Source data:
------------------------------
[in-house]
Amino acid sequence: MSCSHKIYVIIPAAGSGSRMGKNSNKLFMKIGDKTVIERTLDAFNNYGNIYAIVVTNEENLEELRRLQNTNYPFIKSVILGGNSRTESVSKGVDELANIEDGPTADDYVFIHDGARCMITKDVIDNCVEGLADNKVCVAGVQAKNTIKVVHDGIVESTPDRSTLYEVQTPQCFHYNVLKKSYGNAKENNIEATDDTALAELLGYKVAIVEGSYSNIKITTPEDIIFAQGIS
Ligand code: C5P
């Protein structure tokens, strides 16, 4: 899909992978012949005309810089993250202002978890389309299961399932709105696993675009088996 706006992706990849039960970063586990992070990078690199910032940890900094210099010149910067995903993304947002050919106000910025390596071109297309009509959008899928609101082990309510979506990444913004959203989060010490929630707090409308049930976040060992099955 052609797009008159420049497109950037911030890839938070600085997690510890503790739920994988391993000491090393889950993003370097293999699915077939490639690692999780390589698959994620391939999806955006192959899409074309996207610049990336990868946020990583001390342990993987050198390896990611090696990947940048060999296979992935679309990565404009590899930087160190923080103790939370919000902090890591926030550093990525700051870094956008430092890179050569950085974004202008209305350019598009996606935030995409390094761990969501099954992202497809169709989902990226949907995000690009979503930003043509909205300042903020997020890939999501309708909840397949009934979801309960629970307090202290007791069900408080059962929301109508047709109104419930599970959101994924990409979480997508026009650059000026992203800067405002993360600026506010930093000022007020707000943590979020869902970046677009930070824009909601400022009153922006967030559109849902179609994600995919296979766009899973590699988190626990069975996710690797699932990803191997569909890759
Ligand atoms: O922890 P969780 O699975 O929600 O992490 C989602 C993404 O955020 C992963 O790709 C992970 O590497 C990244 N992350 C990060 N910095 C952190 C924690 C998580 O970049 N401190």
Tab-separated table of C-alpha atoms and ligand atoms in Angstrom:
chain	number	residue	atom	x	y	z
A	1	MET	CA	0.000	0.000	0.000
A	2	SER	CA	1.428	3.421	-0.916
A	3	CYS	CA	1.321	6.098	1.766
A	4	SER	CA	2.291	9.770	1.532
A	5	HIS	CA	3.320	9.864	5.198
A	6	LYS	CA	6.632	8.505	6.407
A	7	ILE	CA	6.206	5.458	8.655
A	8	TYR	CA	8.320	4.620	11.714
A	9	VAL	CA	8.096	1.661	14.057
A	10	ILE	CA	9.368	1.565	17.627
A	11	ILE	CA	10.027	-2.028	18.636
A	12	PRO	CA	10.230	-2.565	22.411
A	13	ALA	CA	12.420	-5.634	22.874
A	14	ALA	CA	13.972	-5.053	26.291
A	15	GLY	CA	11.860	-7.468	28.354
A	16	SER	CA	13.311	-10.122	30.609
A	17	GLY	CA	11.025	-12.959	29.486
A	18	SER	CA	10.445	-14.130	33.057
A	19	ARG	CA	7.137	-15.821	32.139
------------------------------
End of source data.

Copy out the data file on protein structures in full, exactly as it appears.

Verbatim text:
[in-house]
Amino acid sequence: MSCSHKIYVIIPAAGSGSRMGKNSNKLFMKIGDKTVIERTLDAFNNYGNIYAIVVTNEENLEELRRLQNTNYPFIKSVILGGNSRTESVSKGVDELANIEDGPTADDYVFIHDGARCMITKDVIDNCVEGLADNKVCVAGVQAKNTIKVVHDGIVESTPDRSTLYEVQTPQCFHYNVLKKSYGNAKENNIEATDDTALAELLGYKVAIVEGSYSNIKITTPEDIIFAQGIS
Ligand code: C5P
């Protein structure tokens, strides 16, 4: 899909992978012949005309810089993250202002978890389309299961399932709105696993675009088996 706006992706990849039960970063586990992070990078690199910032940890900094210099010149910067995903993304947002050919106000910025390596071109297309009509959008899928609101082990309510979506990444913004959203989060010490929630707090409308049930976040060992099955 052609797009008159420049497109950037911030890839938070600085997690510890503790739920994988391993000491090393889950993003370097293999699915077939490639690692999780390589698959994620391939999806955006192959899409074309996207610049990336990868946020990583001390342990993987050198390896990611090696990947940048060999296979992935679309990565404009590899930087160190923080103790939370919000902090890591926030550093990525700051870094956008430092890179050569950085974004202008209305350019598009996606935030995409390094761990969501099954992202497809169709989902990226949907995000690009979503930003043509909205300042903020997020890939999501309708909840397949009934979801309960629970307090202290007791069900408080059962929301109508047709109104419930599970959101994924990409979480997508026009650059000026992203800067405002993360600026506010930093000022007020707000943590979020869902970046677009930070824009909601400022009153922006967030559109849902179609994600995919296979766009899973590699988190626990069975996710690797699932990803191997569909890759
Ligand atoms: O922890 P969780 O699975 O929600 O992490 C989602 C993404 O955020 C992963 O790709 C992970 O590497 C990244 N992350 C990060 N910095 C952190 C924690 C998580 O970049 N401190």
Tab-separated table of C-alpha atoms and ligand atoms in Angstrom:
chain	number	residue	atom	x	y	z
A	1	MET	CA	0.000	0.000	0.000
A	2	SER	CA	1.428	3.421	-0.916
A	3	CYS	CA	1.321	6.098	1.766
A	4	SER	CA	2.291	9.770	1.532
A	5	HIS	CA	3.320	9.864	5.198
A	6	LYS	CA	6.632	8.505	6.407
A	7	ILE	CA	6.206	5.458	8.655
A	8	TYR	CA	8.320	4.620	11.714
A	9	VAL	CA	8.096	1.661	14.057
A	10	ILE	CA	9.368	1.565	17.627
A	11	ILE	CA	10.027	-2.028	18.636
A	12	PRO	CA	10.230	-2.565	22.411
A	13	ALA	CA	12.420	-5.634	22.874
A	14	ALA	CA	13.972	-5.053	26.291
A	15	GLY	CA	11.860	-7.468	28.354
A	16	SER	CA	13.311	-10.122	30.609
A	17	GLY	CA	11.025	-12.959	29.486
A	18	SER	CA	10.445	-14.130	33.057
A	19	ARG	CA	7.137	-15.821	32.139